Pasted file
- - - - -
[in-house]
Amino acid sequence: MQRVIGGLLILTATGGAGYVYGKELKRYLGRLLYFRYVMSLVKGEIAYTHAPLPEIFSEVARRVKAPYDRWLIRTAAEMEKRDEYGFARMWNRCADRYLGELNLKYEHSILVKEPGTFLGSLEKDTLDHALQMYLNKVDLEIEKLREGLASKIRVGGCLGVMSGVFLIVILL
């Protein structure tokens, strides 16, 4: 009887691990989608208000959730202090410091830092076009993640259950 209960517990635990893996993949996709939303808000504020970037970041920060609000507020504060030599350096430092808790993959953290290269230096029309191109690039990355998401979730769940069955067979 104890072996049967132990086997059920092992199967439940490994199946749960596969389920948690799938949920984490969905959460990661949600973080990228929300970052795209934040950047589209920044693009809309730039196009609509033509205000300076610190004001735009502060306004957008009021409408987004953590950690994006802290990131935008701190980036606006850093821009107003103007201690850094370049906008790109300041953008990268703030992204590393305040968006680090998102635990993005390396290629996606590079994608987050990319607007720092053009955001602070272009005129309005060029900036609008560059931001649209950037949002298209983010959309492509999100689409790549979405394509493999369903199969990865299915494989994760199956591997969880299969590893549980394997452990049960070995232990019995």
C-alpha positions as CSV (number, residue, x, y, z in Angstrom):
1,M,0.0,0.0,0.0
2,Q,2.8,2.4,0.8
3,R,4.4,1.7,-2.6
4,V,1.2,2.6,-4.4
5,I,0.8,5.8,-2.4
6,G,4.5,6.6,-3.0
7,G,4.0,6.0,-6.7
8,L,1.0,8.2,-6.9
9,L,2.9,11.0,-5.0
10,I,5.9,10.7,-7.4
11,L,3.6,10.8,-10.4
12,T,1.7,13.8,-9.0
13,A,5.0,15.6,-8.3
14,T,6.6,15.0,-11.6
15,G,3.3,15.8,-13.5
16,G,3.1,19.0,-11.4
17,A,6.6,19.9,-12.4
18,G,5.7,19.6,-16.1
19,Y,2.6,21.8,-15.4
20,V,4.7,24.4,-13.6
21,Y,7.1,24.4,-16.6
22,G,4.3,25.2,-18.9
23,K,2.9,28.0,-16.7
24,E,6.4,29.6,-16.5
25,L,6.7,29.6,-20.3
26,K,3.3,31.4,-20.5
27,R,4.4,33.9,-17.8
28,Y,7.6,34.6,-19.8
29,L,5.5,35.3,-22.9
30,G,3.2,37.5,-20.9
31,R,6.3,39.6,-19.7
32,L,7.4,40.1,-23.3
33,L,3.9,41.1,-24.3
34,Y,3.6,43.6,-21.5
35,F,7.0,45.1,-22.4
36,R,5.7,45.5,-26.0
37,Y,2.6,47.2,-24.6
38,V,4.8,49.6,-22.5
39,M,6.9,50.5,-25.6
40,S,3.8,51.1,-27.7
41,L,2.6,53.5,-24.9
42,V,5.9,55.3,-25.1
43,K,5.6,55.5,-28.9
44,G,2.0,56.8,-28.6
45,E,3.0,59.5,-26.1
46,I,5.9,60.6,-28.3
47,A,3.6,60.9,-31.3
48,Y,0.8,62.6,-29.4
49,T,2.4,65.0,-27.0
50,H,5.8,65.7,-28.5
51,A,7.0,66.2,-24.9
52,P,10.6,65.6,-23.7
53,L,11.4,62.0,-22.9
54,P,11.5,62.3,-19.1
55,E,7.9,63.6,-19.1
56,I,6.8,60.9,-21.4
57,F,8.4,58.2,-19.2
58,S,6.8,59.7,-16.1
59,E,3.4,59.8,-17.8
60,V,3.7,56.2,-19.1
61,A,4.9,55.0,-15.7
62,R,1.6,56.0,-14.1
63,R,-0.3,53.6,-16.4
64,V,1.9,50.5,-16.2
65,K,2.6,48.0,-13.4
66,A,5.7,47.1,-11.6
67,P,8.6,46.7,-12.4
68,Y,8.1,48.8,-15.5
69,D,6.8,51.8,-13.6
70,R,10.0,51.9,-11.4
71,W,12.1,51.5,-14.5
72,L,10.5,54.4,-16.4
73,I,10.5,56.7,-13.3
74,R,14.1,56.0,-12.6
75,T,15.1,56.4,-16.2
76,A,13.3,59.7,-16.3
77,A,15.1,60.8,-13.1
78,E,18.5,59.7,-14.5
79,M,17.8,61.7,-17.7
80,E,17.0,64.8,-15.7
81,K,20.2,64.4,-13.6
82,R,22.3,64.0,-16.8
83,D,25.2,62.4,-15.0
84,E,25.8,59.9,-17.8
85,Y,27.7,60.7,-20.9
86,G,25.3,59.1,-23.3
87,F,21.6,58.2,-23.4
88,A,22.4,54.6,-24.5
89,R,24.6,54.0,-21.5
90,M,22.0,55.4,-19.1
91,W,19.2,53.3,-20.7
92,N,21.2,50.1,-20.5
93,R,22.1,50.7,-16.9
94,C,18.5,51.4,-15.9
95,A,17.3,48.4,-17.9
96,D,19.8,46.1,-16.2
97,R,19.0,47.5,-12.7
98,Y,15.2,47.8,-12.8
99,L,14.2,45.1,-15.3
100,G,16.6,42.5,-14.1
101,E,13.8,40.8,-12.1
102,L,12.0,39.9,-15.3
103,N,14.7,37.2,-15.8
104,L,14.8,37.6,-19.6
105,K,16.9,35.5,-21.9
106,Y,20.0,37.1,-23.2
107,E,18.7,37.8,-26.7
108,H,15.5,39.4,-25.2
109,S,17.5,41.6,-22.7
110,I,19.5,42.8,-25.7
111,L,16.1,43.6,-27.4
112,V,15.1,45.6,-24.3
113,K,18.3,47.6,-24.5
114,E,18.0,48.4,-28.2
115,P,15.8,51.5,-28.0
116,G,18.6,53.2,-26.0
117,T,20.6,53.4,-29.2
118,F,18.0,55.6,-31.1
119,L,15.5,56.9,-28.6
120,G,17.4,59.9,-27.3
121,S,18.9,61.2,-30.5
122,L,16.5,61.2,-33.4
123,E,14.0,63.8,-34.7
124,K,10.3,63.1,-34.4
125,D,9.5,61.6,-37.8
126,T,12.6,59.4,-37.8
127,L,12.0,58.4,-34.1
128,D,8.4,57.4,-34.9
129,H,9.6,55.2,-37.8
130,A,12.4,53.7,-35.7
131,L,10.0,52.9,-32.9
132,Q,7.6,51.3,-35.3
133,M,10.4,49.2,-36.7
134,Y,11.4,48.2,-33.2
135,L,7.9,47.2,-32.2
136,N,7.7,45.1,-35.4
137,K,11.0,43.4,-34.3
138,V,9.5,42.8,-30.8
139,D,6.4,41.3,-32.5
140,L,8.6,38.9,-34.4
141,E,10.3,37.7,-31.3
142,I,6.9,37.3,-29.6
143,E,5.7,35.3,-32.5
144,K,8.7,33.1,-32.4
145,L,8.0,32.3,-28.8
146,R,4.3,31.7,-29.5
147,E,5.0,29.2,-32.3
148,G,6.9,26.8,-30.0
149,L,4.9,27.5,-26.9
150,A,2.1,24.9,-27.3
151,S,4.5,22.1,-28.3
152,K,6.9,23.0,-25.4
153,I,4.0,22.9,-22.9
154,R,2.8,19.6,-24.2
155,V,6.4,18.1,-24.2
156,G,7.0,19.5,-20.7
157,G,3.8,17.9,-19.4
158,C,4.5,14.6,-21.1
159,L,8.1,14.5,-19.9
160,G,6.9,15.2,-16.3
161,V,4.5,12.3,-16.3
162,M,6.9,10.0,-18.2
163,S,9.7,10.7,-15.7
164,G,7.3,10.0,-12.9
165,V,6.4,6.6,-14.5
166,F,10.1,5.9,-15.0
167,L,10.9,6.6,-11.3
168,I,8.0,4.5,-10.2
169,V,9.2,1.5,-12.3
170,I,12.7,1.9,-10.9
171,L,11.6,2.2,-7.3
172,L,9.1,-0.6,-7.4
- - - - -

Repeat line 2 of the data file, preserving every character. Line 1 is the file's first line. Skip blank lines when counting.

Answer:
Amino acid sequence: MQRVIGGLLILTATGGAGYVYGKELKRYLGRLLYFRYVMSLVKGEIAYTHAPLPEIFSEVARRVKAPYDRWLIRTAAEMEKRDEYGFARMWNRCADRYLGELNLKYEHSILVKEPGTFLGSLEKDTLDHALQMYLNKVDLEIEKLREGLASKIRVGGCLGVMSGVFLIVILL